I want to tell you about my Mother. She liked teapots and vintage dolls and the smell of sunflowers rotting in the bleeding light of the spring sun. She used film strips as bookmarks and if you look at the negatives closely, you can see the sloppy handiwork of the photographer. Blurry photos of dawn and sunset, somebody’s mother or girlfriend and what seems to be shapeless silhouettes of buildings I can’t remember ever visiting. Such wasteful art. Such uncoordinated hands. Funnily enough, she claimed to have OCD but she never attempted to fix her wonky eyeliner or her broken love life or the mess trapped in those negatives.
She’d paint pictures of the sunlight with green paint and any canvases of the sky had treacle’s of red instead of crystal blue. It was like she was confused about all the colours. As if she was colour-blind. But yet the complete opposite. Like the whole world was a kaleidoscope and she couldn’t stop staring.
My Mother died last week. It’s why I was at the airport last Monday, catching a plane in the daring dusky night of Amsterdam to London with its blizzards of rain and diminutive apartments home to pulchritudinous people. I was going to visit her at the hospital, but I was too late. When people request my love the most, I fail to give it.
She had what they call a “Malignant Brain Tumour” – cancer. We found out in late October, where I had spent 30 days in between the buzz of Arcade Fire concerts and dusty University halls. One morning, we woke up to a cold Autumn morning at a time where the leaves stained the English stone sidewalks, and cups of tea were her refuge and the house smelt of art galleries and malodorous paint mixed with water and icy air. Everything, it seemed, was fairly usual and ordinary – our daily lives were a book we had exhausted and read. We knew how it started and how it ended. But all good books come to an end and that day, the book of our family didn’t just come to an end. It was shattered. Burned. Obliterated from archives so we could never even remember how normalcy tasted like.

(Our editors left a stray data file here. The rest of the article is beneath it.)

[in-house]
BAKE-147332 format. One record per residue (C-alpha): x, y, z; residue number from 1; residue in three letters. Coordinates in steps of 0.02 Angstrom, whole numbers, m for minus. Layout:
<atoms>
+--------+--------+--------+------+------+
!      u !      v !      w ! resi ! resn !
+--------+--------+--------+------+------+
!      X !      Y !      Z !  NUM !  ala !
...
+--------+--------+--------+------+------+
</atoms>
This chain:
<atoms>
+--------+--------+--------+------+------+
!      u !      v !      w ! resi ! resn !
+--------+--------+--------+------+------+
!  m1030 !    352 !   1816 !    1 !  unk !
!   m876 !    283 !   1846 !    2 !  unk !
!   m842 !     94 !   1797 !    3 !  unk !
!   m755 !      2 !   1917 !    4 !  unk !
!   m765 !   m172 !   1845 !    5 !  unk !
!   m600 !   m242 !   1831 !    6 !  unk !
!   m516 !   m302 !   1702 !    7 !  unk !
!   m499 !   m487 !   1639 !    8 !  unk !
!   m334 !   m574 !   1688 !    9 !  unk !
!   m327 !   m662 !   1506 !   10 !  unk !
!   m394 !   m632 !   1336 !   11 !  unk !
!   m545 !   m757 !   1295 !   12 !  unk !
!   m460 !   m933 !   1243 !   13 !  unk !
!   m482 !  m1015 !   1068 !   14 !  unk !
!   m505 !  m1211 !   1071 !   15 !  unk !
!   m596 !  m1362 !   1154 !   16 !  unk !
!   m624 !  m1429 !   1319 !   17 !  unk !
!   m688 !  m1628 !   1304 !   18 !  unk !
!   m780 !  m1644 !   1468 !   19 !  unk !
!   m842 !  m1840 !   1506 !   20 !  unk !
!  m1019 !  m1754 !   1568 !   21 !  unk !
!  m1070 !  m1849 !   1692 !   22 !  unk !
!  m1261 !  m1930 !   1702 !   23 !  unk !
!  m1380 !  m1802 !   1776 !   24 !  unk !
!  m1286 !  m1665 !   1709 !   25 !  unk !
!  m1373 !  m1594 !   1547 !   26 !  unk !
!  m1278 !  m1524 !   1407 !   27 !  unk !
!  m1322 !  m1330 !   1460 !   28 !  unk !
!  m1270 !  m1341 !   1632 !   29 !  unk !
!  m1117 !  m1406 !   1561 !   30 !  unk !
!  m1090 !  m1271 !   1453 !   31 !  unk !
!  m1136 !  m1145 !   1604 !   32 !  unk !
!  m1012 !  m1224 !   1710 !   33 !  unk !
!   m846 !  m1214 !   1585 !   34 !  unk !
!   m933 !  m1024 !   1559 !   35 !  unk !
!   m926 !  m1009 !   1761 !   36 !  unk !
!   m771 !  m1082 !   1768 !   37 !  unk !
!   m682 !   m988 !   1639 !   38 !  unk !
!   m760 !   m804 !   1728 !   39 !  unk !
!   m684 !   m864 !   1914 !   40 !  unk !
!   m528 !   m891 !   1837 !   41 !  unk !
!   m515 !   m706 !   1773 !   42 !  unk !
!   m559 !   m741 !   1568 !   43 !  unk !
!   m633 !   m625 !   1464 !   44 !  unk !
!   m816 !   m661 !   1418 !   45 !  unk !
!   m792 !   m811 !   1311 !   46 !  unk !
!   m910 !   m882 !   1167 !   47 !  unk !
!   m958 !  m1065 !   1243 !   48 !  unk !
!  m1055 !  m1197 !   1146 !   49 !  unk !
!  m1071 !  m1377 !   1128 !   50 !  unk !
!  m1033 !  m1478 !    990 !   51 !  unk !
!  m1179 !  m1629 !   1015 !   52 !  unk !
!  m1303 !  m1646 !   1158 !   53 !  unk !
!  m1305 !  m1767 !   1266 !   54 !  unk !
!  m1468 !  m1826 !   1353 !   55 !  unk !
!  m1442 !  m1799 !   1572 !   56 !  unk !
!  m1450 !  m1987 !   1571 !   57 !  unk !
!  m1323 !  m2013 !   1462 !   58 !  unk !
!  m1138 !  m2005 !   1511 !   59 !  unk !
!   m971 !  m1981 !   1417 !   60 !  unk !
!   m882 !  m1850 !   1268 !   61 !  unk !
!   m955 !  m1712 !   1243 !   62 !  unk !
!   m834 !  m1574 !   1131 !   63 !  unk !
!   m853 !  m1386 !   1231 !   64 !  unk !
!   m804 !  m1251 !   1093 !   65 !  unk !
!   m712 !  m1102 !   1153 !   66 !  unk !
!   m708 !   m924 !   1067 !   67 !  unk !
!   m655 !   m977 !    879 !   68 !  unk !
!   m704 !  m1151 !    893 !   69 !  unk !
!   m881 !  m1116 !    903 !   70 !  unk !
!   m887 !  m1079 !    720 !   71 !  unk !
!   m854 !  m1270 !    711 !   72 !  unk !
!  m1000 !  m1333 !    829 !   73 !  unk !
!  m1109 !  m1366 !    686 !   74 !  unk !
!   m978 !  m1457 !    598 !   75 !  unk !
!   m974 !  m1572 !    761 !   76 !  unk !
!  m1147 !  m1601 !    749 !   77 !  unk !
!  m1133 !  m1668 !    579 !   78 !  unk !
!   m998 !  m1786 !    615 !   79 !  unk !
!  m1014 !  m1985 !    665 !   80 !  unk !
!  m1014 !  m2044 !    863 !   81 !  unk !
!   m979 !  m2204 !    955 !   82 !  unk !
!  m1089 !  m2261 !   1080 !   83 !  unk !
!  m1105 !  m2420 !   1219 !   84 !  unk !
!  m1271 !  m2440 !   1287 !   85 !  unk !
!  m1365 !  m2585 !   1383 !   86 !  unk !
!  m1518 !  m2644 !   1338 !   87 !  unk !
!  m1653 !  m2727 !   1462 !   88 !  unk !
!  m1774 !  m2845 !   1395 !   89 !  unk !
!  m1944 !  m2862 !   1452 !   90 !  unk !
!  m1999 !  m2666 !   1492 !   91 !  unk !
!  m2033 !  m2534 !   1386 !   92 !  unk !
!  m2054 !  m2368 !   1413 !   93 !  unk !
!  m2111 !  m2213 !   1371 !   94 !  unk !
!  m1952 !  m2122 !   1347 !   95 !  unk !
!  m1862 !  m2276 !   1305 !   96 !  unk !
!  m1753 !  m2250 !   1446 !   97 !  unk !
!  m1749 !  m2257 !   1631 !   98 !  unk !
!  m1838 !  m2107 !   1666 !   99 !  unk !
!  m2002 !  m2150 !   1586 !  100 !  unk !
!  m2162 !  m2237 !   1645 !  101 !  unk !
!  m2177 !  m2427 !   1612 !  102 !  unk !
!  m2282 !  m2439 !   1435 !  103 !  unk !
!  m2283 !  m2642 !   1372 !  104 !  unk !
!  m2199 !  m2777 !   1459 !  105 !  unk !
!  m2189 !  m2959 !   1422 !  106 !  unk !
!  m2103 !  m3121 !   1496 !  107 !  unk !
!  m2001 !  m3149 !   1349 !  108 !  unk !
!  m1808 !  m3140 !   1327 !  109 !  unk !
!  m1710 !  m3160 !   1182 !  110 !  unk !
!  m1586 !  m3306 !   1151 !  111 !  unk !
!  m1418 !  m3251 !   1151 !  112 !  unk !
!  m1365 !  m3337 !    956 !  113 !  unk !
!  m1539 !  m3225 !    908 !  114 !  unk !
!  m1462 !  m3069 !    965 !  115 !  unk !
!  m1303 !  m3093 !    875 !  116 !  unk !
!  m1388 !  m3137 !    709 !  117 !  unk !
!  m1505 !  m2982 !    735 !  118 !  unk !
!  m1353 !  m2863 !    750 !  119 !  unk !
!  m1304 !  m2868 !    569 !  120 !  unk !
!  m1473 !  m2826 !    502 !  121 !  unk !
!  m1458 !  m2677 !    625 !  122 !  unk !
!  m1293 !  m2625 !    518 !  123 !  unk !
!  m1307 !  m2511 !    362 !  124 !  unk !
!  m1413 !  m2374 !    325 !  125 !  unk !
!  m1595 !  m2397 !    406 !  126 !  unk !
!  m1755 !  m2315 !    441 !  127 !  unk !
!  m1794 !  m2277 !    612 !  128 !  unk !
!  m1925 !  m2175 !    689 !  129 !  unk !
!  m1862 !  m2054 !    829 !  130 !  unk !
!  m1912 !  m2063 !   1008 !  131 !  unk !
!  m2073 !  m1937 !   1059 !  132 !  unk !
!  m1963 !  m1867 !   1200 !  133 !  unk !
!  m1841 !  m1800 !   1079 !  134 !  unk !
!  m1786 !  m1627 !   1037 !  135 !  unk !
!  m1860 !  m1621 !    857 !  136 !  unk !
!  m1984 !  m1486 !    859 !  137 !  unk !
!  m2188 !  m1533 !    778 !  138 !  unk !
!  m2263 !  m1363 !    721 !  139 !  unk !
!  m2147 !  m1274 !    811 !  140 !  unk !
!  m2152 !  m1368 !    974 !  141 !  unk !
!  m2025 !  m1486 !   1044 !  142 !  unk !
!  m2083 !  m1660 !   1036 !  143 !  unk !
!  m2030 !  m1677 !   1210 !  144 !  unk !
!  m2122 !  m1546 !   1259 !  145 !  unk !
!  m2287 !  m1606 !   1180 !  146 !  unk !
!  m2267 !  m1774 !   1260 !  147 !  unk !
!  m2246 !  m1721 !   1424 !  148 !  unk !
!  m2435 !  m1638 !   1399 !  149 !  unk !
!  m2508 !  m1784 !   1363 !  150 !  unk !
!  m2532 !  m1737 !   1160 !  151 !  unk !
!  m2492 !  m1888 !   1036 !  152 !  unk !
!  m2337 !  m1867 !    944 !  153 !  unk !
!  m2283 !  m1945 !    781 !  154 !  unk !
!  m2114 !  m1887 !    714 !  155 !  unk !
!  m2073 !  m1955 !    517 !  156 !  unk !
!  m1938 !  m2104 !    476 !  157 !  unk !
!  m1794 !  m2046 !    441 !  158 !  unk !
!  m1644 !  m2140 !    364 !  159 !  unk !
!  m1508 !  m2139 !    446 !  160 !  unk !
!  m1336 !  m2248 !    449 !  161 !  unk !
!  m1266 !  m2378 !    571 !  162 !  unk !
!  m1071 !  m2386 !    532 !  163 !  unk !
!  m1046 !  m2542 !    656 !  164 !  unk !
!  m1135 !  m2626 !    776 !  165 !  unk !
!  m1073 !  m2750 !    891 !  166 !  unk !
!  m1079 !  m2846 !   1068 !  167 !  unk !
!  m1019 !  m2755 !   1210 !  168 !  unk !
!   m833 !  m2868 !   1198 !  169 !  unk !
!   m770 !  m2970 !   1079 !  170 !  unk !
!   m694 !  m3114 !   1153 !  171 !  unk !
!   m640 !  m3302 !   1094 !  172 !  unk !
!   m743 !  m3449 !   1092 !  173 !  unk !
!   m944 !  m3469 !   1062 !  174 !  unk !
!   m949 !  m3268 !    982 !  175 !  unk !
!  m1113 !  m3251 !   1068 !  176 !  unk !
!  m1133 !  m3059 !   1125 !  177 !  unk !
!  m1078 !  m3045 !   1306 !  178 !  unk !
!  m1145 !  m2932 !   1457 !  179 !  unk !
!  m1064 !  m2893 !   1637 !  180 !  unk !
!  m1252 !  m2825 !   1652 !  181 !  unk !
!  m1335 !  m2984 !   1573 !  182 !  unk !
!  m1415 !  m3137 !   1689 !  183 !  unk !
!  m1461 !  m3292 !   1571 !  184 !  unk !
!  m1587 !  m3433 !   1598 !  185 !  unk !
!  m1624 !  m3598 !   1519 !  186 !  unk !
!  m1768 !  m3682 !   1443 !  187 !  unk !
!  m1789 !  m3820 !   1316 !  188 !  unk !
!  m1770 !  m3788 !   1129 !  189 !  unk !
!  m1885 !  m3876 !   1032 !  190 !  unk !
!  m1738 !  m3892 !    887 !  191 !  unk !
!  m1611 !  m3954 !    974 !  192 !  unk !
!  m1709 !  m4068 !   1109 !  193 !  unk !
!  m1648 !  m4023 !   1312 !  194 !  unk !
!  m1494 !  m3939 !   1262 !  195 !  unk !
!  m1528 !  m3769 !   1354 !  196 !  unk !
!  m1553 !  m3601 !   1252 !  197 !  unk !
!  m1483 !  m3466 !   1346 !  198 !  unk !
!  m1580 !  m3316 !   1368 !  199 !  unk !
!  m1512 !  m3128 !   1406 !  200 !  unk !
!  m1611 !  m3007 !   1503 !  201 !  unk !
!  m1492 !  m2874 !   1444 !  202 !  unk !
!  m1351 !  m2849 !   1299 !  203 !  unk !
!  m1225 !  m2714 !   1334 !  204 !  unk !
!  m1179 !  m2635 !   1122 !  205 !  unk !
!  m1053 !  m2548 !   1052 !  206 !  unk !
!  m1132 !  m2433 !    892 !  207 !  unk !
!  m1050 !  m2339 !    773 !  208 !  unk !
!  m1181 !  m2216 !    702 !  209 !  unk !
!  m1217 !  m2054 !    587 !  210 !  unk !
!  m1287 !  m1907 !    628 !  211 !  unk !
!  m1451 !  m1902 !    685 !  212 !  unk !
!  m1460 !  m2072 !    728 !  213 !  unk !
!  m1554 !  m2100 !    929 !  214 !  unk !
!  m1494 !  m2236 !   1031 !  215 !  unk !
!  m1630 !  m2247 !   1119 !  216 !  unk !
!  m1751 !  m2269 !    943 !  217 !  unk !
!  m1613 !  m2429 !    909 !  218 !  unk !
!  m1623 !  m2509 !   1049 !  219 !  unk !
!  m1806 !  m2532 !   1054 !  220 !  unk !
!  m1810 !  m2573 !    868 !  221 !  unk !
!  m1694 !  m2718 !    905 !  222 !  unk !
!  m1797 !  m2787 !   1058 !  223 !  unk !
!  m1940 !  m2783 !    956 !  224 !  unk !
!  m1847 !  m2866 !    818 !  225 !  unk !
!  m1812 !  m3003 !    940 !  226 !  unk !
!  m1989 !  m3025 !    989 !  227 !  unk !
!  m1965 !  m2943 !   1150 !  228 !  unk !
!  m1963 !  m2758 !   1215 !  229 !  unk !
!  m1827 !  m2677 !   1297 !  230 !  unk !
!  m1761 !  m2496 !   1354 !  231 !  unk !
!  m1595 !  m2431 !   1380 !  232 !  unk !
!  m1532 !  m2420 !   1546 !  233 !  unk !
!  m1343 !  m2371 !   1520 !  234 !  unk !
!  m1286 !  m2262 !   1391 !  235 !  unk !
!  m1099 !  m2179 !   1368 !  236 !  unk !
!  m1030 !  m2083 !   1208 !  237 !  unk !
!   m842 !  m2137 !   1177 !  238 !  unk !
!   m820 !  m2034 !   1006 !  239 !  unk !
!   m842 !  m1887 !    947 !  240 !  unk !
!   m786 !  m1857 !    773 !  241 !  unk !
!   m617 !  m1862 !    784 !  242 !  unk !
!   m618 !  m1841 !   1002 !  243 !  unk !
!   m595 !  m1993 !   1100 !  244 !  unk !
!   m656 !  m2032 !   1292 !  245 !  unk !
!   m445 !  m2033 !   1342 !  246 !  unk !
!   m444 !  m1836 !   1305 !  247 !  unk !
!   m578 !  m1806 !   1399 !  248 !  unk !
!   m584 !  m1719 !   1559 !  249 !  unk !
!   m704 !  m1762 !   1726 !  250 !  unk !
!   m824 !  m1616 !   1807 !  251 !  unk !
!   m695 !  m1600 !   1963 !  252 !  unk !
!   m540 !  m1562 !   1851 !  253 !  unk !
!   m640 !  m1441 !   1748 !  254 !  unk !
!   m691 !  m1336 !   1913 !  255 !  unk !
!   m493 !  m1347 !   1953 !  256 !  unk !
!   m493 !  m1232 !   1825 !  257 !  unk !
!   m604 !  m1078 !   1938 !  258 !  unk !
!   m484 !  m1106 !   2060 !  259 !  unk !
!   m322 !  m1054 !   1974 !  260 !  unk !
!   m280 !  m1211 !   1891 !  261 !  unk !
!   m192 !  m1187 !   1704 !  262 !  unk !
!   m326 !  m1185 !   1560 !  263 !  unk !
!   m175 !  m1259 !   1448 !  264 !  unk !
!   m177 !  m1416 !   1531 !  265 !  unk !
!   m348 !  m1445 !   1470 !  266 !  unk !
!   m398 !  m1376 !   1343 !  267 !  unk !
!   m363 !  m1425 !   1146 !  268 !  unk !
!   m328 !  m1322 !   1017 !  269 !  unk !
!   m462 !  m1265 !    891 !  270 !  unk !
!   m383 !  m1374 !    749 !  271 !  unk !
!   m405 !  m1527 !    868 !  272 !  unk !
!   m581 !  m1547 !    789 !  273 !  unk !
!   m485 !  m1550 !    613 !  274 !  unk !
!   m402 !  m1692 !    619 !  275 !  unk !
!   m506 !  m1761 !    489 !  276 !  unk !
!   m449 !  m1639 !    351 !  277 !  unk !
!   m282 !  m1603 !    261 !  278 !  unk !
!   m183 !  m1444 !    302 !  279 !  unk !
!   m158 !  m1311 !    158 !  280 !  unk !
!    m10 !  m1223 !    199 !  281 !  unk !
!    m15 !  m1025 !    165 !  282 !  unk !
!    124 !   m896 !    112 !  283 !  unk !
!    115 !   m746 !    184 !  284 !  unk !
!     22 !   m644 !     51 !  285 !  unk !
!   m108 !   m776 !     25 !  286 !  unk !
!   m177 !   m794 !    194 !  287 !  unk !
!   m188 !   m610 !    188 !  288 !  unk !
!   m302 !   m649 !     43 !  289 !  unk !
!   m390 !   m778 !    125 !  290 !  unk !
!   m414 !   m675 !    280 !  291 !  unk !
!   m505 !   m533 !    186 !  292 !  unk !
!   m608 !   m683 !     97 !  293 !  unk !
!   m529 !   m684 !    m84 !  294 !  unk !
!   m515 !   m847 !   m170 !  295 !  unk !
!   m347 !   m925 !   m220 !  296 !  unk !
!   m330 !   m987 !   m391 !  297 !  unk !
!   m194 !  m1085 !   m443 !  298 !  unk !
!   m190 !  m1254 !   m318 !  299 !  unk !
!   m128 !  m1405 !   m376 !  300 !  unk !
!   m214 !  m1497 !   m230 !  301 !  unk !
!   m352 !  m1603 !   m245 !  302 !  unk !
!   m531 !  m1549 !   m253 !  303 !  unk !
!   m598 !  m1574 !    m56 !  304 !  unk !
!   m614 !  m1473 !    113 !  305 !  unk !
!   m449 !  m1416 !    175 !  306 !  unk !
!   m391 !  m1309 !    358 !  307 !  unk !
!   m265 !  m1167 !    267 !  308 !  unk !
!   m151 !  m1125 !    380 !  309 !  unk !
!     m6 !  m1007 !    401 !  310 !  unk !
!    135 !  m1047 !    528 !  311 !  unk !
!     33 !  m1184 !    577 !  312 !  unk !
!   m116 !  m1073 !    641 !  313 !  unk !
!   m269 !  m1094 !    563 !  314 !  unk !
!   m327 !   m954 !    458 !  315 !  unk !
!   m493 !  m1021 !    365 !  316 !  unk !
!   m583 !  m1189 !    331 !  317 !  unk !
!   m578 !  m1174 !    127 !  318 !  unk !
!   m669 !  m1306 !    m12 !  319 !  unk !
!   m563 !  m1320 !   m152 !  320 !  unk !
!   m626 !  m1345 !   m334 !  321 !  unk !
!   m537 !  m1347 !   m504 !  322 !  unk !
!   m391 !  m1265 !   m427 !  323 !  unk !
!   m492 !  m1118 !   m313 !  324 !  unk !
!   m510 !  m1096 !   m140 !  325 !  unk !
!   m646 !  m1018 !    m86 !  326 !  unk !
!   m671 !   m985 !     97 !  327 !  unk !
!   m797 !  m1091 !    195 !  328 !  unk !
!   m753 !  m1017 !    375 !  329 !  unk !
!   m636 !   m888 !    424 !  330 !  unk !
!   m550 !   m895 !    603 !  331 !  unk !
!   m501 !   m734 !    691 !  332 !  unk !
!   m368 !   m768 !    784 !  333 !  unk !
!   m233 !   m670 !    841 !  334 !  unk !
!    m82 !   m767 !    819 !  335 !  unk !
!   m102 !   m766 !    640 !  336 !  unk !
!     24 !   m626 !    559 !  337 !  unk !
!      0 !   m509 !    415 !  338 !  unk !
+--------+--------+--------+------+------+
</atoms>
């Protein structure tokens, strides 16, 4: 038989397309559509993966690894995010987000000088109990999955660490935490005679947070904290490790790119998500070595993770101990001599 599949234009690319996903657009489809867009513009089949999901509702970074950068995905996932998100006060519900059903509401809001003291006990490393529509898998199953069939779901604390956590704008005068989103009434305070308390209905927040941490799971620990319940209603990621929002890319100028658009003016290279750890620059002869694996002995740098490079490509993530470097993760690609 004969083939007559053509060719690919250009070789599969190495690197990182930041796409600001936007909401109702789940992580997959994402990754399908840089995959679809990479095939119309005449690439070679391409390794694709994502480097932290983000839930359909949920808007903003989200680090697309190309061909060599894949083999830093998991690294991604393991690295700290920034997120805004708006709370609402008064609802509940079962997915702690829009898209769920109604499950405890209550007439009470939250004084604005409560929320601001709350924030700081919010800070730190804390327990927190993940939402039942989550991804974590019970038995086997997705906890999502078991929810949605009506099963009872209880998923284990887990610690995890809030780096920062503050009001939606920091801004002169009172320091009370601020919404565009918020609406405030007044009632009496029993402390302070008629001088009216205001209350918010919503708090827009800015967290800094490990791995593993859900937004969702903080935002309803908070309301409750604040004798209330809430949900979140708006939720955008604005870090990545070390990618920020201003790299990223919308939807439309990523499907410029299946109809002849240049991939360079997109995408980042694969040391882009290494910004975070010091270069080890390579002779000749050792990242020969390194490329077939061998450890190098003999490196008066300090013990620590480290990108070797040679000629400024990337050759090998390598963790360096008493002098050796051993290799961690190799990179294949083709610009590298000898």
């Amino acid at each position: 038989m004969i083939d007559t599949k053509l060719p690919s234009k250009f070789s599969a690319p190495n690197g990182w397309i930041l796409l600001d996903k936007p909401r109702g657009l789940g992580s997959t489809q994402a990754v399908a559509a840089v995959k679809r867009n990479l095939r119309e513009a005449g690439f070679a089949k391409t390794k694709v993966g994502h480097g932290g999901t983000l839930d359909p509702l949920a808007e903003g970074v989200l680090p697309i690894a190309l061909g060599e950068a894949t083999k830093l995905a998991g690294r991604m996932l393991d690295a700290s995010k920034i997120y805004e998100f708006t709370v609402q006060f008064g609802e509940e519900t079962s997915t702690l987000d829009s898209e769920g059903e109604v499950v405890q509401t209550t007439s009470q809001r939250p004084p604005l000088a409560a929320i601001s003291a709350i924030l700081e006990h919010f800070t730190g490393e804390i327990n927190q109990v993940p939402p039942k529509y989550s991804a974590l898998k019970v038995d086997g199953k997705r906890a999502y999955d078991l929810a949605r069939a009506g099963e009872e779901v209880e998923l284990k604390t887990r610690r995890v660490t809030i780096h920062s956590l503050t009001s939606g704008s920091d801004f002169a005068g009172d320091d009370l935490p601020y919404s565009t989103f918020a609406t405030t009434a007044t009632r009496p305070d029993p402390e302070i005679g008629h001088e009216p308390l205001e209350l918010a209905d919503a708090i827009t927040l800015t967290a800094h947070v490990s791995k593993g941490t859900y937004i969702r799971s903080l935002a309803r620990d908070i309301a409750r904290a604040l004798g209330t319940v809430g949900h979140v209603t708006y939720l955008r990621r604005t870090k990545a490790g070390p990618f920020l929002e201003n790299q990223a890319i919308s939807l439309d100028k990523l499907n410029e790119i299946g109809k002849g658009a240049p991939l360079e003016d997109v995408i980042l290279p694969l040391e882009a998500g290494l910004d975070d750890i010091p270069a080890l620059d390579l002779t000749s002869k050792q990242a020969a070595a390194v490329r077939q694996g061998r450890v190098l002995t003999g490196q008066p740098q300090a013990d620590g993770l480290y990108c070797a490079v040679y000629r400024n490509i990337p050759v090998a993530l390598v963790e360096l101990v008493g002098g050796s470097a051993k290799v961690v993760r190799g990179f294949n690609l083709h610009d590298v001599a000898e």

Human civilisation refuses to let anything be a matter of spontaneity – she spent days wondering how it had happened. She didn’t smoke, she didn’t drink (well she didn’t drink too much), and she was in ideal health. Sure, she’d had the occasional cigarette when she was 15 and on a holiday to Mallorca, she had sat out too long in the sun so that her body turned crimson and polished but they were not preludes to cancer. Her life became a paradox and she searched relentlessly for something to blame her bad luck on.
My Mother had been good to herself but in the end it was her own body that betrayed her. Like my Father – Professor Redemption Jones - had betrayed her several times. With his own Literature students. Frantic nights….flashing lights…classical music playing on old car radios…her crying in the middle of the night…and then sudden morning apologies. Either way, whatever he did, she treated the situation as if he was merely a child cheating on a exam and not the woman he claimed to love.
I see my Mother often in the luxury of a dream, but in the harsh daylight the house is empty and silent and there is no longer a smell of paint. No longer does the smell of glorious, terrific art wade through the wooden hallways. She is gone, Oliver. And I can never bring her back.